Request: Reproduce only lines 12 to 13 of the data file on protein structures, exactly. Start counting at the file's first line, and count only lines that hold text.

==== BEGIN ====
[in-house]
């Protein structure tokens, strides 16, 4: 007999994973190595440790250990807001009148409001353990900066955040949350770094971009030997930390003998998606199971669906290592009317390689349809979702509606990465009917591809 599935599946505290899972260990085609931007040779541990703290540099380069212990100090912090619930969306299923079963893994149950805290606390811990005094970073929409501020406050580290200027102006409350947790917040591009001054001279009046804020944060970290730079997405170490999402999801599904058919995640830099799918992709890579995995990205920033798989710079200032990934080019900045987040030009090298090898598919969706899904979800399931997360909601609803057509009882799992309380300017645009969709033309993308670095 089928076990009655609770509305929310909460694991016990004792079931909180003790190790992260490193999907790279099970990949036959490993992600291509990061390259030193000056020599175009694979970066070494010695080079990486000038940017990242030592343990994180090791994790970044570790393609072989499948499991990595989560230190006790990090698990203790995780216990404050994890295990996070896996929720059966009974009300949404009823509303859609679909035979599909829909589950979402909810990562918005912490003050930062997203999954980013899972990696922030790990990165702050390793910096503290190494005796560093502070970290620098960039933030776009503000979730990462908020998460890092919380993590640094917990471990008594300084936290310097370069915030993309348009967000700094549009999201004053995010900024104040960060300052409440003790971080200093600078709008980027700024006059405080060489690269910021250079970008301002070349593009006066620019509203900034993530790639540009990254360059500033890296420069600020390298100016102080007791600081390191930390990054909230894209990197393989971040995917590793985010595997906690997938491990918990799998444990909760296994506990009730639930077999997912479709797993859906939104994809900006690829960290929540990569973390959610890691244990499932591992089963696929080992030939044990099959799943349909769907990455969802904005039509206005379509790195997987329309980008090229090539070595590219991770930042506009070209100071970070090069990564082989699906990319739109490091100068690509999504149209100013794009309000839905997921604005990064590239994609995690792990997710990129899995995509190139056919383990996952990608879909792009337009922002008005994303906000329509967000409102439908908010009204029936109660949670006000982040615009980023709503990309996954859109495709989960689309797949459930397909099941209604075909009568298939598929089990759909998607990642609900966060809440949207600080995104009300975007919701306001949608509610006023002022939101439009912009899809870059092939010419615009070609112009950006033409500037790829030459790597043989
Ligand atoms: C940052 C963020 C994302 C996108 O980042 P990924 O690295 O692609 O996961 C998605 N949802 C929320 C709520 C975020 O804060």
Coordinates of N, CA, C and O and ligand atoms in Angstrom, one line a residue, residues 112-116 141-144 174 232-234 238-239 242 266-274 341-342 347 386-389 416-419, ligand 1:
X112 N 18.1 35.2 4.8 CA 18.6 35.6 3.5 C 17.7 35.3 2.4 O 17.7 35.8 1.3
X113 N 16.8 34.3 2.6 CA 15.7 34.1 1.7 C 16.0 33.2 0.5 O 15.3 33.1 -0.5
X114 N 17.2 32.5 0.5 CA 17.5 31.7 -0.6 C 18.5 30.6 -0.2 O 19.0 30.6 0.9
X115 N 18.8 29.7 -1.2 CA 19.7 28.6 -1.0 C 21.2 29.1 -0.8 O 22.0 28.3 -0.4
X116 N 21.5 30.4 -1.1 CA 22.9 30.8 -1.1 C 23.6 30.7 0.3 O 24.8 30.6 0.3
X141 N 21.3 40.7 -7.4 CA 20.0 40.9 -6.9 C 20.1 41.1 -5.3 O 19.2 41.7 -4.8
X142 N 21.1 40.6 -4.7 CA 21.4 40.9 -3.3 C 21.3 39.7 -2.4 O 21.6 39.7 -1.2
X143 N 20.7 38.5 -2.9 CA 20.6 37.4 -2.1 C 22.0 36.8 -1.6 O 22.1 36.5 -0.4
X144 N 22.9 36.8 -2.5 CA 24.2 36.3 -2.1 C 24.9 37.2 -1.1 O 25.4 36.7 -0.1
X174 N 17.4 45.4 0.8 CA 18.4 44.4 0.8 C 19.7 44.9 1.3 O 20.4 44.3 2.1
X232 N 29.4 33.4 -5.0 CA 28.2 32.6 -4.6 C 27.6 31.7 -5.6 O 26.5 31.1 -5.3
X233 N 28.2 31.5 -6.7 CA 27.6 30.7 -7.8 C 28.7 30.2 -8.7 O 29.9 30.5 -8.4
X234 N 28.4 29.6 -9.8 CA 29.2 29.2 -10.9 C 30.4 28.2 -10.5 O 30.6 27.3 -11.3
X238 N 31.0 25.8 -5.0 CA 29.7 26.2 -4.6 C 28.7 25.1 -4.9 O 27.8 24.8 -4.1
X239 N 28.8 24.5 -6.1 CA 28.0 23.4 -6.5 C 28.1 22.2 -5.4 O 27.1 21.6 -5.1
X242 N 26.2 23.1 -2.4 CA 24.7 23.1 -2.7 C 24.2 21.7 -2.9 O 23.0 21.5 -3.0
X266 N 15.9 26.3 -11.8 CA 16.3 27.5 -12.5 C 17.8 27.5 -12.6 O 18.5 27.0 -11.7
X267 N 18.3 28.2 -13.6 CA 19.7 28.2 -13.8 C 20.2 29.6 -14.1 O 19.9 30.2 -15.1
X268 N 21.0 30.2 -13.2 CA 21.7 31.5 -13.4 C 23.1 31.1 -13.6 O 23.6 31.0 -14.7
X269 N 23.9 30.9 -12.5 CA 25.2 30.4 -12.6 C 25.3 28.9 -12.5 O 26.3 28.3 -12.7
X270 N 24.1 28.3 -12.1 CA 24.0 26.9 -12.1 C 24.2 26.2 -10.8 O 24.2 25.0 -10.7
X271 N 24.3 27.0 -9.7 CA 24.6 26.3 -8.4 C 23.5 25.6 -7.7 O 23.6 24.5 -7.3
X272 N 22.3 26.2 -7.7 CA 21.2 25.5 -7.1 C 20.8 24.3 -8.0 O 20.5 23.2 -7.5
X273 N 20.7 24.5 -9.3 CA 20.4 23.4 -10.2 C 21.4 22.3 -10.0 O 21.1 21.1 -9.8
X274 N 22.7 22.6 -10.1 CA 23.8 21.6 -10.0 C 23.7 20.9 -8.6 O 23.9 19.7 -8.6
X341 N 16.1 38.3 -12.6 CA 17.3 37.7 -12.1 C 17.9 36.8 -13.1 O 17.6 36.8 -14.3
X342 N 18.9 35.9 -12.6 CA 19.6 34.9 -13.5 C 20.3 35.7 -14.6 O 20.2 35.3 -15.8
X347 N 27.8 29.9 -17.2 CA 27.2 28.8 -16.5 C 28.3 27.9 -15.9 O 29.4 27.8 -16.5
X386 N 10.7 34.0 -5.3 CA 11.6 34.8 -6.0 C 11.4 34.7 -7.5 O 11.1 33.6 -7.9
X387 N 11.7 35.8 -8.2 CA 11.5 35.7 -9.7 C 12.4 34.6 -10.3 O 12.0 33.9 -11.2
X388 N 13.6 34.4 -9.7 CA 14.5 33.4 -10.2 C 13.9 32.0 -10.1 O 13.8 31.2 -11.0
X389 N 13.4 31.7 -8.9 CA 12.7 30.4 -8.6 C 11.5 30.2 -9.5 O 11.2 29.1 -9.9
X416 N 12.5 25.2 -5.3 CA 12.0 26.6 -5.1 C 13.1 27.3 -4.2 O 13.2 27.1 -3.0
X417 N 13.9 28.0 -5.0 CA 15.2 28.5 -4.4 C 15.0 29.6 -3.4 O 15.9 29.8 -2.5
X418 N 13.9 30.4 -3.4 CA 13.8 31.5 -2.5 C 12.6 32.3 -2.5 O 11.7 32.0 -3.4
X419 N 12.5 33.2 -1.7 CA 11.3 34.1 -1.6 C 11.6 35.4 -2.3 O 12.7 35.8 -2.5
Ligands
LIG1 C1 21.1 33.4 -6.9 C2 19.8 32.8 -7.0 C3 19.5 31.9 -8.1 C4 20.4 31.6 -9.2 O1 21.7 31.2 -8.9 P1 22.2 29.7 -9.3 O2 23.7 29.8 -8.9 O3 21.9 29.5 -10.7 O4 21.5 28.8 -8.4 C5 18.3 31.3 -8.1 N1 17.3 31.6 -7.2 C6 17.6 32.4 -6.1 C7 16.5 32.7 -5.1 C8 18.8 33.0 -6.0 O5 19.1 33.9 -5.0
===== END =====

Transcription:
X143 N 20.7 38.5 -2.9 CA 20.6 37.4 -2.1 C 22.0 36.8 -1.6 O 22.1 36.5 -0.4
X144 N 22.9 36.8 -2.5 CA 24.2 36.3 -2.1 C 24.9 37.2 -1.1 O 25.4 36.7 -0.1